This is a fine restaurant, but not so good for a person who really doesn't eat much in the way of red meat. I had maybe two or three options available for me, so ended up choosing their grilled salmon. It was quite tasty, and came with a side of steamed veggies and a small bowl of black beans.

What I took exception to was the cup of tea they served me. It was a chilly day out, so a nice hot cup of tea really sounded like the perfect thing when I first sat down. Of course, by the time they actually served the tea, I had warmed up by then. Still, a good cup of tea is always appreciated.

I sure wish I had gotten a good cup of tea. What I ended up with was the old stand-by, Lipton. I mean no offence to the company; it's just that Lipton is NOT my favorite brand, not by any stretch of the imagination. In my opinion, when they make tea they start with the full leaf used for loose-leaf teas, then the broken leaves are used for teabags, and finally the dust swept off the floor is used for Lipton tea.

In their defense, I will say that Lipton Tea from India is quite good. It's just the American Lipton I don't like.

To add insult to injury, the restaurant charged $3.00 for that cup of tea. That's outrageous! I'm not one for using a lot of four-letter words, but let me tell you that several of them came to mind when I got my bill. $3.00 for a cup of tea? Good Lord - you can buy a box of 100 for that price at the store. And Chili's charges that for a single cup?

I was so insulted I actually sent them an email when I got home. Their website has contact information for feedback from their patrons. The email I wrote started with "Shame on you!" and went on from there. They stated it would take 2-3 days to respond to any comments sent; I'm curious how they're going to react to my email.

Wednesday, January 21, 2009

Living with Migraines

The migraines started when I was about 12 years old. I'm 43 now, so that means for the past 31 years I've had anywhere from 2 to 3 migraines a month.

I remember the very first one. Mother told us to clear the driveway of rocks - anything bigger than our fist was to be tossed into the ditch. Unfortunately, I got in the way when my oldest brother tossed a good-sized one. It hit me on the side of the head, knocking me down.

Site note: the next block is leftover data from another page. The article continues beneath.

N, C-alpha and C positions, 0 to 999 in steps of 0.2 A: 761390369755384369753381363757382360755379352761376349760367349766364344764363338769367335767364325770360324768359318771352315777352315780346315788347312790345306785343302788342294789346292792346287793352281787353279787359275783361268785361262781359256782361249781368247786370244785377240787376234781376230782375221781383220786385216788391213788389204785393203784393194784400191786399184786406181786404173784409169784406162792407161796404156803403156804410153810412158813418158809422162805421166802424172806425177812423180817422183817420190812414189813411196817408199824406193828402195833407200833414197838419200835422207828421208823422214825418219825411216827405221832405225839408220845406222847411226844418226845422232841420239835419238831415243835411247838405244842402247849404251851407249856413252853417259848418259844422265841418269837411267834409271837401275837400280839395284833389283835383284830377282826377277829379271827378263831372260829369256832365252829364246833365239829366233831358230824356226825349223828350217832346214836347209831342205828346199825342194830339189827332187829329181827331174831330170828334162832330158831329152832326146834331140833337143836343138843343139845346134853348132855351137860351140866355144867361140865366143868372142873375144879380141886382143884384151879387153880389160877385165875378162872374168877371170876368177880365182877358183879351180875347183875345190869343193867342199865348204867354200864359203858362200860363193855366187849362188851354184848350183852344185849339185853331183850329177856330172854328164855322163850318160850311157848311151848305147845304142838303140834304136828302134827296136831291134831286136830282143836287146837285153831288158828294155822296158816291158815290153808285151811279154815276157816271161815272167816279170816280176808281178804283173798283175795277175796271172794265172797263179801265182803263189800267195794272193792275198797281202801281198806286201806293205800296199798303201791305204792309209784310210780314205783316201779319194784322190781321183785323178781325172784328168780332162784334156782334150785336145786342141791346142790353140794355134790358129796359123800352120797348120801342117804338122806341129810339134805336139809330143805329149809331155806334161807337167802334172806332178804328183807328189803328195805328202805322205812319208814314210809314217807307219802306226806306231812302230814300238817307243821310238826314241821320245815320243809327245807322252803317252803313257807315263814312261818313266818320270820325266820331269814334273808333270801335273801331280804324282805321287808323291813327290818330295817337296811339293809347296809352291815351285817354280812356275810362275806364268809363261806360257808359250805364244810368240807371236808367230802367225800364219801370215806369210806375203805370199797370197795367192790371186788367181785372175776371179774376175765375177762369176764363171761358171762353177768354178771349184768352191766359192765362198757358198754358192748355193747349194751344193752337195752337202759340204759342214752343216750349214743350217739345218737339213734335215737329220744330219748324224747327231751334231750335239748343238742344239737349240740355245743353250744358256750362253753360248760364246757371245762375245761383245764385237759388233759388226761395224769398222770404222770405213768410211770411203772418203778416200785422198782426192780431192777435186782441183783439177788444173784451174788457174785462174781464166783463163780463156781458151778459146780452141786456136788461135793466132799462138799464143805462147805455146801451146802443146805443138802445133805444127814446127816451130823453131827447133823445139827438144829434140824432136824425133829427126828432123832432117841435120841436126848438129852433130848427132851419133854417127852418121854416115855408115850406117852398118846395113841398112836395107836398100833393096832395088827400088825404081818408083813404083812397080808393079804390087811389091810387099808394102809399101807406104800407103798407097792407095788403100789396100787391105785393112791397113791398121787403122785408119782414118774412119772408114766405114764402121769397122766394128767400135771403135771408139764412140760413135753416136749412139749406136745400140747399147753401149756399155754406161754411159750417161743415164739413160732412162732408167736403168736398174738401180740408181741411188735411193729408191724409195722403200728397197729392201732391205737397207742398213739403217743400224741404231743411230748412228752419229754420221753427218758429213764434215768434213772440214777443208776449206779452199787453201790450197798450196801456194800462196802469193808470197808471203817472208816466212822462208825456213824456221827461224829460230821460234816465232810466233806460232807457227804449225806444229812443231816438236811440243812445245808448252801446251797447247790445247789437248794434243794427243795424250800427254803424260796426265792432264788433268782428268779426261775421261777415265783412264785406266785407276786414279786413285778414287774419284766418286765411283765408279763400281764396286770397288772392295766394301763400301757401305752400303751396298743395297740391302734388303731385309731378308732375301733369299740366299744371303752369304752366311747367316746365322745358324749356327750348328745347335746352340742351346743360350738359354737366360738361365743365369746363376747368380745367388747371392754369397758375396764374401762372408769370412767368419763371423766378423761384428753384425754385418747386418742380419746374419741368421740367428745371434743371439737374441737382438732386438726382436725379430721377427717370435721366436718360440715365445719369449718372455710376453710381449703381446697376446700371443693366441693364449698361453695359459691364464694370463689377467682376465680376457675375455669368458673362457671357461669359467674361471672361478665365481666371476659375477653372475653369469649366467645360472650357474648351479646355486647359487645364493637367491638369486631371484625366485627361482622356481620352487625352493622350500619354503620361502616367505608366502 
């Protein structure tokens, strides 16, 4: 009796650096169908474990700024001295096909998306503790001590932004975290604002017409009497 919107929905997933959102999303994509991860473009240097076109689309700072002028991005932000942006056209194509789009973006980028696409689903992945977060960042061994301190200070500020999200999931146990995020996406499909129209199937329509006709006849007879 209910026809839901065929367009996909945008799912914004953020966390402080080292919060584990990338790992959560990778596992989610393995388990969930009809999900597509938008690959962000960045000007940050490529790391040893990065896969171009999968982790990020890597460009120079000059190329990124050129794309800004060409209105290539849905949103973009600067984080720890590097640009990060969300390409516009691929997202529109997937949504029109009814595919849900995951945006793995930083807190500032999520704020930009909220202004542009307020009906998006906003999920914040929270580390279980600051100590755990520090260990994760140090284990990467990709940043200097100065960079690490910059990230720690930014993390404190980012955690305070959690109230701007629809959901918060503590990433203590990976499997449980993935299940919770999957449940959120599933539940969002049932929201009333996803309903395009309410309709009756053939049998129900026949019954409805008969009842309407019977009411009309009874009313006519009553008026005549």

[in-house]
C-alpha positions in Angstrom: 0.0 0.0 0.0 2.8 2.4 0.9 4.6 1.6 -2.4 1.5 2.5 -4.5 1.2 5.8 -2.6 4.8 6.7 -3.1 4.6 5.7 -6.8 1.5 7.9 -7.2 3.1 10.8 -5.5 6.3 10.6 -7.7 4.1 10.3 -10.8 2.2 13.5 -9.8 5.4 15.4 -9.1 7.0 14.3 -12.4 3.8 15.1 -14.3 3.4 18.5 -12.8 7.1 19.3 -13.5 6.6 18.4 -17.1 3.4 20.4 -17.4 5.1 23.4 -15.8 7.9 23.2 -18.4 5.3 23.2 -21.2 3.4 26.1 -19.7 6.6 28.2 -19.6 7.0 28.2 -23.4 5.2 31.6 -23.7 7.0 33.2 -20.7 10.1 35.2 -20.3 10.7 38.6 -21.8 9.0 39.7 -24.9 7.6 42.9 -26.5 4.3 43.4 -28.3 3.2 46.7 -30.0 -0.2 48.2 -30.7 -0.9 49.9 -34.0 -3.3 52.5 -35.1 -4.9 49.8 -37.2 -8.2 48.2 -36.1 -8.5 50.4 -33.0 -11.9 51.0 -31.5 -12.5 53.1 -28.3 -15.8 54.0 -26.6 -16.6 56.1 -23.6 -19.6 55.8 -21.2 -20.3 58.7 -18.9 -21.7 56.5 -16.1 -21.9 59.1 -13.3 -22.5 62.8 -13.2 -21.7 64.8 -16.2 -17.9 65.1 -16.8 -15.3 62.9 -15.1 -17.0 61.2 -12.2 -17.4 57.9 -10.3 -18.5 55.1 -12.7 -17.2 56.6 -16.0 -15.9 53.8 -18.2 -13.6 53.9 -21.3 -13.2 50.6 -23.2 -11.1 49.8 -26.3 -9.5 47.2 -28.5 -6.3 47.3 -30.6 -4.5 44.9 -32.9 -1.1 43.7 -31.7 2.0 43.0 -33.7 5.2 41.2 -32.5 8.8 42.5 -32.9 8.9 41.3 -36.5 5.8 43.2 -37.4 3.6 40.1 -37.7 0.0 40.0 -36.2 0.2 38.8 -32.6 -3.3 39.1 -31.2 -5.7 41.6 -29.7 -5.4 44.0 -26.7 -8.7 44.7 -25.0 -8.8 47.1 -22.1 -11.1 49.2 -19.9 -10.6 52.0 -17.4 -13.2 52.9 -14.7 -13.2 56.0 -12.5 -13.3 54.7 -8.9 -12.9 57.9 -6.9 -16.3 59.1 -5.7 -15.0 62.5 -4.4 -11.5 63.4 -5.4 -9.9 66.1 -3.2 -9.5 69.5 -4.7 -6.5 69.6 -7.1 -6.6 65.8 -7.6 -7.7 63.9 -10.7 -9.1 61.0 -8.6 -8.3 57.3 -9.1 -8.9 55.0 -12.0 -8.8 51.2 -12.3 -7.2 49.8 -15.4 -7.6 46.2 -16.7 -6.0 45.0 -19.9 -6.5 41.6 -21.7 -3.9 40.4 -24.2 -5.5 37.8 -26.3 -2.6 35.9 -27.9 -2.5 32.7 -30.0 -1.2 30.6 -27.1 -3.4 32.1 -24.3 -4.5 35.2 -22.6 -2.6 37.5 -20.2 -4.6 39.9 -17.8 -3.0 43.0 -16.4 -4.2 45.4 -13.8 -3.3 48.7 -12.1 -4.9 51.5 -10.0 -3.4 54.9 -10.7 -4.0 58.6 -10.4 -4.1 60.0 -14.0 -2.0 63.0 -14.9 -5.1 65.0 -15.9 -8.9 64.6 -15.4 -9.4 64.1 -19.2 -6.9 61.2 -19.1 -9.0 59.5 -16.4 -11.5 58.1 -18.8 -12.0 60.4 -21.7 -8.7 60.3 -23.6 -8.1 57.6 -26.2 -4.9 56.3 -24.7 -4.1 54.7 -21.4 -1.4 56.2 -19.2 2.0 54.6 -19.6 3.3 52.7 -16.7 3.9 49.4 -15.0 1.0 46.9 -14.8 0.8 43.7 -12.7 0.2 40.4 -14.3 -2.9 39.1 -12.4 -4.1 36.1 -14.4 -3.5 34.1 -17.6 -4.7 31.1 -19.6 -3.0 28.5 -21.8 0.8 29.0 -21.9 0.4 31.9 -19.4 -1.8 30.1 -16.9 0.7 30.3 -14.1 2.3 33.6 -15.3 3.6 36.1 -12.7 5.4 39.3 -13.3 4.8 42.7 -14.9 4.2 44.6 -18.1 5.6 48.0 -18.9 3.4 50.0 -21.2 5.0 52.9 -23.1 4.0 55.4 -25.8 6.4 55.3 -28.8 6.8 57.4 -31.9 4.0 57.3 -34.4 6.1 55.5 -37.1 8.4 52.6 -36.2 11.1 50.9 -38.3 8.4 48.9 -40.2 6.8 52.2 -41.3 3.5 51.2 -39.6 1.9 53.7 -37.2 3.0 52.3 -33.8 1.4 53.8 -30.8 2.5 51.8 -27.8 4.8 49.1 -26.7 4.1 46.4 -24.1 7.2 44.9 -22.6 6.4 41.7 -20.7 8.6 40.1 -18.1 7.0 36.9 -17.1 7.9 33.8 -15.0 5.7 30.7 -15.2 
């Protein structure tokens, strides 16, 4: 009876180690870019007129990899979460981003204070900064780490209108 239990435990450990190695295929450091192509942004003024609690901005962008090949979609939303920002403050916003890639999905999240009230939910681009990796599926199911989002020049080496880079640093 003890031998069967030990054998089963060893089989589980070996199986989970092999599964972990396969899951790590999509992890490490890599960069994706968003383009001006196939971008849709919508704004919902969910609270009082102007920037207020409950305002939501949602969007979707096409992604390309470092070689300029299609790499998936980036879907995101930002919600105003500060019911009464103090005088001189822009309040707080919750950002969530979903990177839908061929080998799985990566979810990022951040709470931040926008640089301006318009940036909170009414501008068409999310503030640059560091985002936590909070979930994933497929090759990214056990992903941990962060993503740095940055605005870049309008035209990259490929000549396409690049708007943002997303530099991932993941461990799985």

I'm not saying he caused the migraines, not by any stretch of the imagination. I'm also not saying he hit me on purpose, although he was the typical older brother delighting in tormenting his younger siblings. But the rock did hit me, and it did trigger the first migraine.

A head injury in my past may also be playing a role in my tendency for migraines. When I was about 5-years old I fell off some playground equipment, crushing my skull and sending me in to a week-long coma. One very interesting side effect of the accident: my hair grew 6" in 3 days. Mother says you could just sit there and watch it grow. Of course, they had to shave it all off for the surgery that put my skull back together. Still, that's pretty crazy.

Anyway, regardless of the "cause" of my migraines, I get them.

I've had just about every side effect you can imagine. I get photophobia & phonophobia occasionally. I get nauseous and pass out occasionally. I don't get the aura very often, but lately my eyes loose the ability to focus when I have a migraine. Occasionally I smell things that aren't there (oddly enough, it's always hamsters I smell). Sometimes when I try to talk my words come out all garbled up, like somebody mixed up the letters in each word. I've even had a couple of what the doctor called Migraine Strokes, which thankfully were short lived and as far as I can tell did not cause any permanent damage.

There is a lot of medication out there, and I've tried just about every one of them. Some just plain don't work, some work at first but then my body adapts to where they no longer work. I get a lot of weird side effects from them as well: anything from lowing my already-too-low blood pressure to hallucinations and heightened phobias.

As for medical testing, I've had several MRIs, a PET scan, an EKG and an EEG, as well as many others that I've forgotten the names of. I've had neurological exams, psychological exams, IQ tests, the whole shebang. The one thing they all have in common is that they've turned up nothing. The joke in my family is that "They took a picture inside Ruth's head and didn't find a thing!"

What it all boils down to is this: I have migraines. There is no cure, and they don't know what causes them. They can't stop them, so I just have to find a way to live with them.

The Book of Stan

I had an interesting conversation the other evening, with Stan - my Mother's partner.